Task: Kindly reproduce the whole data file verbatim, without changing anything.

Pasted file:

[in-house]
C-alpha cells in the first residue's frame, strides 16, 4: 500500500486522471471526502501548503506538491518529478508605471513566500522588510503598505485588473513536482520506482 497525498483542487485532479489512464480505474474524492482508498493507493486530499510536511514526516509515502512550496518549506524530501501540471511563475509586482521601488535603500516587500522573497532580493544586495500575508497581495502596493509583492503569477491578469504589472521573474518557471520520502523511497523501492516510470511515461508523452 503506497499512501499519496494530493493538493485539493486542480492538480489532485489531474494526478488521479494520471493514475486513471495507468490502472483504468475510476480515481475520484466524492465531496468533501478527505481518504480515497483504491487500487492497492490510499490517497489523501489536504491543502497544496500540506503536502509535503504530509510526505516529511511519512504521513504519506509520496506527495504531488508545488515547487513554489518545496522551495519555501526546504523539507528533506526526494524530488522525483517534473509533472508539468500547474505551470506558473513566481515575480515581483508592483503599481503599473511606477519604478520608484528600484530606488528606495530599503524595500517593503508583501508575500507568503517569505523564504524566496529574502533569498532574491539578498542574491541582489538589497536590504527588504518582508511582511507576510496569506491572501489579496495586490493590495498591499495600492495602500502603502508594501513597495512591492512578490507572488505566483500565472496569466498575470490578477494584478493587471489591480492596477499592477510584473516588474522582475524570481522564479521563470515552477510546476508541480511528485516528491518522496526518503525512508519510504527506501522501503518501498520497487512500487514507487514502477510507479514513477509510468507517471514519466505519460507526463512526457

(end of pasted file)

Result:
[in-house]
C-alpha cells in the first residue's frame, strides 16, 4: 500500500486522471471526502501548503506538491518529478508605471513566500522588510503598505485588473513536482520506482 497525498483542487485532479489512464480505474474524492482508498493507493486530499510536511514526516509515502512550496518549506524530501501540471511563475509586482521601488535603500516587500522573497532580493544586495500575508497581495502596493509583492503569477491578469504589472521573474518557471520520502523511497523501492516510470511515461508523452 503506497499512501499519496494530493493538493485539493486542480492538480489532485489531474494526478488521479494520471493514475486513471495507468490502472483504468475510476480515481475520484466524492465531496468533501478527505481518504480515497483504491487500487492497492490510499490517497489523501489536504491543502497544496500540506503536502509535503504530509510526505516529511511519512504521513504519506509520496506527495504531488508545488515547487513554489518545496522551495519555501526546504523539507528533506526526494524530488522525483517534473509533472508539468500547474505551470506558473513566481515575480515581483508592483503599481503599473511606477519604478520608484528600484530606488528606495530599503524595500517593503508583501508575500507568503517569505523564504524566496529574502533569498532574491539578498542574491541582489538589497536590504527588504518582508511582511507576510496569506491572501489579496495586490493590495498591499495600492495602500502603502508594501513597495512591492512578490507572488505566483500565472496569466498575470490578477494584478493587471489591480492596477499592477510584473516588474522582475524570481522564479521563470515552477510546476508541480511528485516528491518522496526518503525512508519510504527506501522501503518501498520497487512500487514507487514502477510507479514513477509510468507517471514519466505519460507526463512526457